The government first needs to look at itself, and it needs to look at all branches of itself and it needs to say what was the original intent for that organization? Did it accomplish it? What is it doing now? Then it needs to correct itself. If that means we need to downsize something then we need to downsize. Great example: when I retired from the military, the way retirement was structured was called a high three. Under that system, the day I hit 20 years I started working for half of my salary. The Department of Defense said we can’t afford to do that anymore because people are retiring at 40 and living for 50 more years. It was never foreseen to have that problem and we can’t sustain it. So they changed it. The Department of Defense did exactly what I’m saying. They stepped back and said we can’t afford this retirement structure anymore. We have to adjust. 

But Congress didn’t change its a retirement plan. So, how about this? How about we eliminate the congressional retirement first off? Congress ought to look at itself, and then it needs to address the rest. That’s how you do fiscal conservatism. And this is important, fiscal conservatism doesn’t mean you don’t spend money on infrastructure, it doesn’t mean you don’t spend money on education, it doesn’t mean you don’t spend money to develop other things, it doesn’t mean “don’t spend.” That’s the difference between myself and the current Congressman. Our current congressman believes fiscal conservatism means you don’t spend money. I believe you evaluate where your money is best spent and you spend to grow. There’s no business in this world that grows and is successful by not spending money. It’s not the reality of it. You have to invest in your community, but you have to invest wisely. In our district right now, the expansion of I-565 would balloon this area in a heartbeat. That’s where good money is spent.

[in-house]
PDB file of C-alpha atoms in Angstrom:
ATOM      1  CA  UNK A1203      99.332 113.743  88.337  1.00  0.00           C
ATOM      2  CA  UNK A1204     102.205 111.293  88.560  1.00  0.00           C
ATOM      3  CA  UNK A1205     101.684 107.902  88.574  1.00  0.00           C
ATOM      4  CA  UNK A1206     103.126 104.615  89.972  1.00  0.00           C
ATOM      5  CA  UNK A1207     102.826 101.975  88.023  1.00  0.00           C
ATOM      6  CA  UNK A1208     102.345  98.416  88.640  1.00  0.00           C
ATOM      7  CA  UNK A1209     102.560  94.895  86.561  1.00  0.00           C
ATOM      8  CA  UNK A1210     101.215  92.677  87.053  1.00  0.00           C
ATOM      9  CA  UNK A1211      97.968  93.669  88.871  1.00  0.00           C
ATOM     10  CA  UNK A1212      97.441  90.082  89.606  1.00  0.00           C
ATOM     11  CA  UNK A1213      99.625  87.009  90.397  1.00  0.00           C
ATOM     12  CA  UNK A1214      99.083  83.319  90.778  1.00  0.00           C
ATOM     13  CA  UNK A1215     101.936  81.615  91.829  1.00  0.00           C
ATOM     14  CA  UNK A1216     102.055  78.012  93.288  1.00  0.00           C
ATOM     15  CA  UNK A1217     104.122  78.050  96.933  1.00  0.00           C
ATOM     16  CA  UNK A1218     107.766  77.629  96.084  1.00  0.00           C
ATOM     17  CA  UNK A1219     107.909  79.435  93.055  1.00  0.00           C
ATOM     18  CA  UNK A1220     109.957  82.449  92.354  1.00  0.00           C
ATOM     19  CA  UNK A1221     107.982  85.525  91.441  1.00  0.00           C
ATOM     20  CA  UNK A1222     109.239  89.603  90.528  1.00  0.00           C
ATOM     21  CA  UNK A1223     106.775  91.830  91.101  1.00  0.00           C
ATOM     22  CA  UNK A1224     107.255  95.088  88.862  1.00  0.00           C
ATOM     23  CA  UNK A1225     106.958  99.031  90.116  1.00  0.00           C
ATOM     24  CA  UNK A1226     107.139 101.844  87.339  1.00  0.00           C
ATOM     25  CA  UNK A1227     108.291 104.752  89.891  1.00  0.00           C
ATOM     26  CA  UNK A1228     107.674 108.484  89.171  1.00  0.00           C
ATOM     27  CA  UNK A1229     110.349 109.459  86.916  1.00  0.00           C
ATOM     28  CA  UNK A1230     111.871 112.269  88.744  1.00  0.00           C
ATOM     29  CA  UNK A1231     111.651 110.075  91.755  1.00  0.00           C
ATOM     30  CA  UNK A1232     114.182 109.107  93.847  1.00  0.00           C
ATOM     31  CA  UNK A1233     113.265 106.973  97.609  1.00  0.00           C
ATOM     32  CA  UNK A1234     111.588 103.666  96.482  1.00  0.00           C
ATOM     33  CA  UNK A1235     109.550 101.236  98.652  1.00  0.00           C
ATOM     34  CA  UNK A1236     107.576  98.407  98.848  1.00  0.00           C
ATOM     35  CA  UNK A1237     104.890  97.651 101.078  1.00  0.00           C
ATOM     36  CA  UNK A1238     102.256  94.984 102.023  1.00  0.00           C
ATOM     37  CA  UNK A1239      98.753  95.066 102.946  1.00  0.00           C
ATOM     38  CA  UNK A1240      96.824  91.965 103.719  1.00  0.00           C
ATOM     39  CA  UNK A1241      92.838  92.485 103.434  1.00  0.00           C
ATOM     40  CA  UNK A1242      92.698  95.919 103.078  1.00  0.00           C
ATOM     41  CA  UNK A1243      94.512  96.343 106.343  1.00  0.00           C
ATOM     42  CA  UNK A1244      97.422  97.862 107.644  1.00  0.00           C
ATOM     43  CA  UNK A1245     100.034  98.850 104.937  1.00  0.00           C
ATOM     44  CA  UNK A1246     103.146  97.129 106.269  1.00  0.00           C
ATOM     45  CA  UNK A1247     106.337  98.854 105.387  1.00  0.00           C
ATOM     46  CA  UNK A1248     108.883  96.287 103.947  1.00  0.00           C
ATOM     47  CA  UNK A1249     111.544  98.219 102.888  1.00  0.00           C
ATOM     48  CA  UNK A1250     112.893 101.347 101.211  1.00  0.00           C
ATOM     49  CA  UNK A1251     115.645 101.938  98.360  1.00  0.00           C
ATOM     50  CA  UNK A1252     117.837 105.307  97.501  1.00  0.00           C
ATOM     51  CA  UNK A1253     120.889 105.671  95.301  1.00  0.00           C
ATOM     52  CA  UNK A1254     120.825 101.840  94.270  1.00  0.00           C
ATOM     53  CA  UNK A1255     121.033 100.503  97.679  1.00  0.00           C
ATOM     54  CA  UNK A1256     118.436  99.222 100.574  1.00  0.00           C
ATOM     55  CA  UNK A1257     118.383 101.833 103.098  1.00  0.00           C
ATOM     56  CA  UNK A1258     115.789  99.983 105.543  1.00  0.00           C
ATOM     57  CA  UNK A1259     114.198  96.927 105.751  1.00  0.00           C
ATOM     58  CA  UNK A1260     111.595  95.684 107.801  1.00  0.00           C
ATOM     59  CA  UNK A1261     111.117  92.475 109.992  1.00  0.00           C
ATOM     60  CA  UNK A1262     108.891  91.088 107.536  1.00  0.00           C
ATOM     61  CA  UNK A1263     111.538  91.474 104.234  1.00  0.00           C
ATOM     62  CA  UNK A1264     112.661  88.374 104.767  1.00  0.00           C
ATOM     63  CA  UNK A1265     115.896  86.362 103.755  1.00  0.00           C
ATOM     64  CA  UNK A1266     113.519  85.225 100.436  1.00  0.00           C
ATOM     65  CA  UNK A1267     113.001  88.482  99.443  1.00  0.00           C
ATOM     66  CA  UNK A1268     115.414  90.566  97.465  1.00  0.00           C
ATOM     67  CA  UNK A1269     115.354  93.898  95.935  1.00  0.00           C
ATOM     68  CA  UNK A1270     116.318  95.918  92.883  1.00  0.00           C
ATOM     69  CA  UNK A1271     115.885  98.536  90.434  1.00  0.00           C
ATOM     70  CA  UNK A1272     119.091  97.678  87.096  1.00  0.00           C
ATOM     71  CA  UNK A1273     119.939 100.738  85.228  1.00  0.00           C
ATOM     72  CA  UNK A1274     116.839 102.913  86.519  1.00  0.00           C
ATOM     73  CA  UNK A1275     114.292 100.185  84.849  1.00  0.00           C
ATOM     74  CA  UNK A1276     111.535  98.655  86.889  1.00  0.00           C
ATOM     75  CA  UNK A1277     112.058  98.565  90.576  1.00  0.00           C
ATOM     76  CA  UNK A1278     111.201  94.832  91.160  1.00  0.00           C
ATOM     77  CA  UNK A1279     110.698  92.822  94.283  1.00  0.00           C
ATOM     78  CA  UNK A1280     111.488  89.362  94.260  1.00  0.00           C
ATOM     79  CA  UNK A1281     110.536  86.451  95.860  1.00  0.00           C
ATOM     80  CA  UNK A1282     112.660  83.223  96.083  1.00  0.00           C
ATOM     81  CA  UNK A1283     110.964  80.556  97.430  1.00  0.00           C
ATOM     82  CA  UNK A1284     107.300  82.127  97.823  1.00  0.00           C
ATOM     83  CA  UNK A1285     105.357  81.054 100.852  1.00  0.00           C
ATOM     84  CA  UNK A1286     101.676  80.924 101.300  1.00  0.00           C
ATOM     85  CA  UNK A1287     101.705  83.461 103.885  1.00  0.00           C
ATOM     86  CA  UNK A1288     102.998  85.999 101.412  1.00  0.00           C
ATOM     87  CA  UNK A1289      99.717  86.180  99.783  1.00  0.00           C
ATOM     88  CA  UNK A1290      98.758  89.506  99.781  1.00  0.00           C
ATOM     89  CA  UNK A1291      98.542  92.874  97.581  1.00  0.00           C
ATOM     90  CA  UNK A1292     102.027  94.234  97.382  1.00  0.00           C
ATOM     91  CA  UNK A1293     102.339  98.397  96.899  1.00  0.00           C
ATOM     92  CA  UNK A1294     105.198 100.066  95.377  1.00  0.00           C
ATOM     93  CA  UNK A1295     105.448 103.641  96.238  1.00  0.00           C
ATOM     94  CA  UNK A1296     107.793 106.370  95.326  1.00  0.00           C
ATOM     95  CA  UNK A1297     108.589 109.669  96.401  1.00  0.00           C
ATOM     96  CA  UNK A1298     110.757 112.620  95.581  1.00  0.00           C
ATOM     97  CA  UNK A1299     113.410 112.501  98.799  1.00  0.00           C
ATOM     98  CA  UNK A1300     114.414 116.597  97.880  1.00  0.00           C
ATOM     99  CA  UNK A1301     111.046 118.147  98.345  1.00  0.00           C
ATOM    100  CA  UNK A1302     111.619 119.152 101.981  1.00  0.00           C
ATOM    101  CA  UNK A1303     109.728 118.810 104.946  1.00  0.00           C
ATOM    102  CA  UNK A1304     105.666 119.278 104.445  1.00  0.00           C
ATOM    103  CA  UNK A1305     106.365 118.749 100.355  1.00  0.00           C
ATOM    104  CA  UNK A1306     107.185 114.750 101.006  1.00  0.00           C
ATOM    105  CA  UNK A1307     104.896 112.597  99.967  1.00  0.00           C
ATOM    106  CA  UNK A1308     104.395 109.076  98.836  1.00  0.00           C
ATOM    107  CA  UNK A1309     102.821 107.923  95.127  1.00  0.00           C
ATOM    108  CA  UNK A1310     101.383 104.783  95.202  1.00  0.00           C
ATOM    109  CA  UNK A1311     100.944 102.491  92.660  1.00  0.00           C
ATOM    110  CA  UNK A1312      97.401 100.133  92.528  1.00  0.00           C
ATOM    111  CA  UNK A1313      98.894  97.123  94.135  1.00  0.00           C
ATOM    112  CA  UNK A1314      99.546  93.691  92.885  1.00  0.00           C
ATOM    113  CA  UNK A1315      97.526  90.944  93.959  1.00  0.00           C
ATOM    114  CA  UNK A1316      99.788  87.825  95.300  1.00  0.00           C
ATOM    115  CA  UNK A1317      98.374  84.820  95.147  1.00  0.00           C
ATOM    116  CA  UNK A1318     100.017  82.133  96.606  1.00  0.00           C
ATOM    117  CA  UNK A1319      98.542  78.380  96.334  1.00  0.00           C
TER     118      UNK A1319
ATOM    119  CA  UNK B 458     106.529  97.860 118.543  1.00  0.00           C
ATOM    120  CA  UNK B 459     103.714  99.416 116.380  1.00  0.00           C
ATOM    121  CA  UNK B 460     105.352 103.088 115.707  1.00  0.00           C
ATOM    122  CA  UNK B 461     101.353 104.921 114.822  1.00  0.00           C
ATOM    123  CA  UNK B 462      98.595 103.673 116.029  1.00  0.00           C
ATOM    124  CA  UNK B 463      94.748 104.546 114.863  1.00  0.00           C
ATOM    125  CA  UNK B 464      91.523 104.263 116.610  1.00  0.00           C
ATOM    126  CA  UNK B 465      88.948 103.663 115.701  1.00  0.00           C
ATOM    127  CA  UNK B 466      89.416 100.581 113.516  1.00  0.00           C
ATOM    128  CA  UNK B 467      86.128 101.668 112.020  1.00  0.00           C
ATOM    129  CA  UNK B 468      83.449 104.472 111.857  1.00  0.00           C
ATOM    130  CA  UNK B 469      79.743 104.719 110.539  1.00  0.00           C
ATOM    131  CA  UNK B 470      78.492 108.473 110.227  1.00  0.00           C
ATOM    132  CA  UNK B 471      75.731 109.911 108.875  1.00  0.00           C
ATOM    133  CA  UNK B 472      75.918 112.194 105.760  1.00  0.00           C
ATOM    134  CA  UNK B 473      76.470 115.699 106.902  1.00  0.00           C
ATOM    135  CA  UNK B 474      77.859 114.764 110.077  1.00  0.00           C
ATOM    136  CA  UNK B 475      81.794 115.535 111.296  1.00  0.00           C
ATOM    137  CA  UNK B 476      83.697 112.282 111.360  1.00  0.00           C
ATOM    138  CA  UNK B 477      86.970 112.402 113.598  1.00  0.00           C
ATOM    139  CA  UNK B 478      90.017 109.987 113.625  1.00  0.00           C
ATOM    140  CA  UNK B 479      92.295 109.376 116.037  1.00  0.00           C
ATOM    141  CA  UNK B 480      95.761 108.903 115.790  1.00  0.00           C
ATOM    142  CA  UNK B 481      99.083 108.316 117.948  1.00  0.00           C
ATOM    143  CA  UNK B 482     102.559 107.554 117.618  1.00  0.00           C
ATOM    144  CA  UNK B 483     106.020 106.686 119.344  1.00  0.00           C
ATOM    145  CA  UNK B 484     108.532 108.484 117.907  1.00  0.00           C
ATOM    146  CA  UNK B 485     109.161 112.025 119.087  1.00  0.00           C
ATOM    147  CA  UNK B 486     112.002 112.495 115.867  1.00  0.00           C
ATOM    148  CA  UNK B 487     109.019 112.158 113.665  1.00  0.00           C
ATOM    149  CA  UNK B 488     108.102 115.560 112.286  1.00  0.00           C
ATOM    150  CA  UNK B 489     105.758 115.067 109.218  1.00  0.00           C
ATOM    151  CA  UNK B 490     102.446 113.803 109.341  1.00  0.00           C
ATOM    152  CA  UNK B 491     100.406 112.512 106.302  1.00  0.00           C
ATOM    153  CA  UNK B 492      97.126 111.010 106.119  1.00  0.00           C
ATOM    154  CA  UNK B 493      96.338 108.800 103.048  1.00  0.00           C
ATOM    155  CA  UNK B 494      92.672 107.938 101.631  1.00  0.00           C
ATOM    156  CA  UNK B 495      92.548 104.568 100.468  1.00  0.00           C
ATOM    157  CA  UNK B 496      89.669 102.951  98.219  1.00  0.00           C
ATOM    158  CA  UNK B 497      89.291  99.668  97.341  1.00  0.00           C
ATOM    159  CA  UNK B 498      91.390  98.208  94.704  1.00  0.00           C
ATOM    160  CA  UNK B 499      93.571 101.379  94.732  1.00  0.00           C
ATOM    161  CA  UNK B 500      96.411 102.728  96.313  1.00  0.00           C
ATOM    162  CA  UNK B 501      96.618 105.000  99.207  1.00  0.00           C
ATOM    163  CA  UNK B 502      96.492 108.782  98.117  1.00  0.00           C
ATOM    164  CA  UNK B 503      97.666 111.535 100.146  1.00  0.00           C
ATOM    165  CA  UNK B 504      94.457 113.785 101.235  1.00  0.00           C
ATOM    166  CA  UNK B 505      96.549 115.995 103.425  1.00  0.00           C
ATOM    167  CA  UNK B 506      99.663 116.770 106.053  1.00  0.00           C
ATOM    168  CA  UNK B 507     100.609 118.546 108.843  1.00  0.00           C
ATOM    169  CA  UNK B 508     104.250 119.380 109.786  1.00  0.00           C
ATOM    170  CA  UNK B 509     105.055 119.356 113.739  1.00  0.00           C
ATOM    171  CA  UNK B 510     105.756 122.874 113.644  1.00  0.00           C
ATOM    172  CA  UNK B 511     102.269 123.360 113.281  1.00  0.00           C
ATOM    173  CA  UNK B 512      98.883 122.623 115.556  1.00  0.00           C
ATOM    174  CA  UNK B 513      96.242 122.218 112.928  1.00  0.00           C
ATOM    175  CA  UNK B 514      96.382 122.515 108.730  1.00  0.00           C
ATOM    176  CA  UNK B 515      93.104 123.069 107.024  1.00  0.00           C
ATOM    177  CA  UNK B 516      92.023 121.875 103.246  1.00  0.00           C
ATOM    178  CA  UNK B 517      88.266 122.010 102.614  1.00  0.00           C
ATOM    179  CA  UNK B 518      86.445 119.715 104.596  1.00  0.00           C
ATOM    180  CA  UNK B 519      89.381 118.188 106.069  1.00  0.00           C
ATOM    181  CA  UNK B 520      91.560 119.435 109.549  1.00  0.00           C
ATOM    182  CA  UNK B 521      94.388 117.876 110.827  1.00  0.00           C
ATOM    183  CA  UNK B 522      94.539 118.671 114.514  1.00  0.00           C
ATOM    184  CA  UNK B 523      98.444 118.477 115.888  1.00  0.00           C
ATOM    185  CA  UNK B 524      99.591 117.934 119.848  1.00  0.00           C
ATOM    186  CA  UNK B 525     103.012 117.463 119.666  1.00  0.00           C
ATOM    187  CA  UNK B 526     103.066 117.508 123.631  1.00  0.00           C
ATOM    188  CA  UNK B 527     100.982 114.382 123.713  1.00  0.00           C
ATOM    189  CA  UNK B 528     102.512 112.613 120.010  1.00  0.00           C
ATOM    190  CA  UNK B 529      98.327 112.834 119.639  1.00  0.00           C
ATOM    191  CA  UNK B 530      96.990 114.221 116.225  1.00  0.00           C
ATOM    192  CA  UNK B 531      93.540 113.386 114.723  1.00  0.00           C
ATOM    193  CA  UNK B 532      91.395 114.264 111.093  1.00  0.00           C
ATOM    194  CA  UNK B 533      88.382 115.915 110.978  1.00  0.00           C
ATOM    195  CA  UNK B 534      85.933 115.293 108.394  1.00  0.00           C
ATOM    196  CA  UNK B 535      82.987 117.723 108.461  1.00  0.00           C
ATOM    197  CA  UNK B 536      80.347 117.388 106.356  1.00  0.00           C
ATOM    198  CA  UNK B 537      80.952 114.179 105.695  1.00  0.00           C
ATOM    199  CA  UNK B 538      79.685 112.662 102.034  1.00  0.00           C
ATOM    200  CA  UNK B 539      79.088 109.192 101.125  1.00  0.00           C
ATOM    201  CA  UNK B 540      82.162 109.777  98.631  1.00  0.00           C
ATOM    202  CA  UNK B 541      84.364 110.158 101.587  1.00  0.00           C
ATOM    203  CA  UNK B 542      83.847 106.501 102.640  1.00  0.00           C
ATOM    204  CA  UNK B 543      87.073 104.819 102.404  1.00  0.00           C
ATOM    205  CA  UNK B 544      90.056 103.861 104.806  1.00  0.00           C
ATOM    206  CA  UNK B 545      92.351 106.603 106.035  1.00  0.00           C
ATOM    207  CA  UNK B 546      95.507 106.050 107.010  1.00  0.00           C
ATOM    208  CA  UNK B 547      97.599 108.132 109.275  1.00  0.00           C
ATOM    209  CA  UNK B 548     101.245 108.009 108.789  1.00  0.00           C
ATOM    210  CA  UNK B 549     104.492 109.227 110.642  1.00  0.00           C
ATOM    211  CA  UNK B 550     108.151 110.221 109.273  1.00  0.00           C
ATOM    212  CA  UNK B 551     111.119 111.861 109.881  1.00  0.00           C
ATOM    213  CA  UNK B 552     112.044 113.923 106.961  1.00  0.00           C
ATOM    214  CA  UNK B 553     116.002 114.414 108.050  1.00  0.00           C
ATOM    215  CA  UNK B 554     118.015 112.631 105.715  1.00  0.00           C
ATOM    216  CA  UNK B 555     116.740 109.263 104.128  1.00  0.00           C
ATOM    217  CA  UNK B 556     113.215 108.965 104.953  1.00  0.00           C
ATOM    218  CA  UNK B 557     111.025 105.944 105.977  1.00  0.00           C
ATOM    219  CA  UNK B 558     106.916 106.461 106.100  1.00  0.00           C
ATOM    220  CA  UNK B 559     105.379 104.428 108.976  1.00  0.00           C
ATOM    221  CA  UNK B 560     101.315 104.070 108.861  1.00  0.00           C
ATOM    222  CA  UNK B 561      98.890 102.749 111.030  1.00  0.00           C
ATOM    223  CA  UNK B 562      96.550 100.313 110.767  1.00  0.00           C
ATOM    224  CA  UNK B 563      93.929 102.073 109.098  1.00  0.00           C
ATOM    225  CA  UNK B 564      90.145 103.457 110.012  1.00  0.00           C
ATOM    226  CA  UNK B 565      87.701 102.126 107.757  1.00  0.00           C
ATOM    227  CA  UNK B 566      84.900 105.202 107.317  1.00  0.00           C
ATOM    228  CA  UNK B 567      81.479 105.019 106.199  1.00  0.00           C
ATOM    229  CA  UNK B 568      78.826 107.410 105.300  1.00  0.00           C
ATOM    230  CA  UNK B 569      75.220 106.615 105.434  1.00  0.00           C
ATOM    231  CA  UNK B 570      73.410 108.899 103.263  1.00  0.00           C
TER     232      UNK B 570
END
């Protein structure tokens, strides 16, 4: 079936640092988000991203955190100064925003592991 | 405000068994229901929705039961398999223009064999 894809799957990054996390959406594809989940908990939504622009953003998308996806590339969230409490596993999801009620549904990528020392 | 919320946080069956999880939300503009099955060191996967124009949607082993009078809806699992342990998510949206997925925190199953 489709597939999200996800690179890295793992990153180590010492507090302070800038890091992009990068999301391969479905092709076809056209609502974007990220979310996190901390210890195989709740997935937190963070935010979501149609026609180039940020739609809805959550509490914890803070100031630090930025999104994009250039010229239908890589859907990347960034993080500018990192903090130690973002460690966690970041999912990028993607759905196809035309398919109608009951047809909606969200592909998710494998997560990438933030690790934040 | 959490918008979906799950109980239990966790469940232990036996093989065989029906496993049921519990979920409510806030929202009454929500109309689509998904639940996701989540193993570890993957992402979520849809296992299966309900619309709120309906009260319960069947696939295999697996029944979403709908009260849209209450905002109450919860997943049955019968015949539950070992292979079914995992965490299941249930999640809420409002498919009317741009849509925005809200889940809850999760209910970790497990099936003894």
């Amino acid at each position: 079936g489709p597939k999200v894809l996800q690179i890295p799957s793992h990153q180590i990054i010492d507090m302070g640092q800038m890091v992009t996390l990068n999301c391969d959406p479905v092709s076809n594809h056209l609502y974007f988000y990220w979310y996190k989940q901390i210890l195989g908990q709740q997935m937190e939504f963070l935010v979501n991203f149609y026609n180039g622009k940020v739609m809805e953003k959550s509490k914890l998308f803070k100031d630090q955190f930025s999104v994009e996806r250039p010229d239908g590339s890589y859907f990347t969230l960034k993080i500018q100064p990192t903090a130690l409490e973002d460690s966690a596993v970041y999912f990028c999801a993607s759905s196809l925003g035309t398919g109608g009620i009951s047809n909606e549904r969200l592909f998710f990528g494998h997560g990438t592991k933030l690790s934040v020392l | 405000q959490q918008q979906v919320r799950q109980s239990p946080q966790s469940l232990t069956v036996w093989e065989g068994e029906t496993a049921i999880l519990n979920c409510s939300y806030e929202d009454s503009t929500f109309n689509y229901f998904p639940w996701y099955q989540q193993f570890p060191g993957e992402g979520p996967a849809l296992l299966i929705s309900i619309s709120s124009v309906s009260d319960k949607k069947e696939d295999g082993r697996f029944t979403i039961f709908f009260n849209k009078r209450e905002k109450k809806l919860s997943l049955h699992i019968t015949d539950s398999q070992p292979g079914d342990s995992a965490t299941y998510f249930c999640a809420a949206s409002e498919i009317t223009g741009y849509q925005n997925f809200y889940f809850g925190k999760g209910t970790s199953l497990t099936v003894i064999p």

Are you in concurrence with the general scientific consensus that climate change is real, that it’s man-made, and that there needs to be action taken? If yes, what action should Congress take on that?


So I’m not a climate change expert, I’ll be blunt.

Are we impacting climate? Absolutely. There’s no possible way to say that paving this parking lot did not impact nature. To the extent we’re doing that, I would need to have a better understanding and have spent time on the research in order to make that assessment. When legislation moves forward that’s exactly what I’ll do. We have to limit our impact on nature the best we can. Have we reached a point where we need to go back to a horse and buggy to survive? I don’t think so.


I don’t think anybody does.


Some do.  By their estimation, we have five years if we don’t make a massive change, and that massive change is to stop driving cars. That’s what they’re talking about if you don’t do that within five years we’ve hit a point where we can’t turn back the clock, we can’t stop the reaction. What I can say about climate change is that I will find people that can help me make those decisions when it’s time to vote.

The one thing I will say is this: on any issue, the first thing I will do is listen. I’ll listen to both sides so that I can ensure I have all of the information before I make a decision. And again, I’ll restate;I don’t give up my morals and values to do that. 


The solar industry has been lobbying for the continuation of the solar panel tax credit – it’s set to expire, and the solar industry is saying that’s unfair because there are still several different subsidies that are going to the fossil fuel industries. Would you support a renewal of the solar panel tax credit?


I will say that all energy has a positive and negative impact on our society. With regards to a tax credit for any of them, I’d have to look at the exact situation and why we’re doing it. Why are we doing a solar panel tax credit? Is it to sell more solar panels, or is it truly making an impact? Why are we doing a farm subsidy right now? Is it to sell more cotton or is it to protect a national asset? I would say it’s to ensure we protect the national asset. So I need to understand what that solar panel subsidy is for and what it’s really doing. Can we show evidence that it is doing exactly what it said it was intended to do, or has it outgrown its value and viability for us as a nation, or is it simply there for someone’s profit? I will listen and learn before I pass judgment.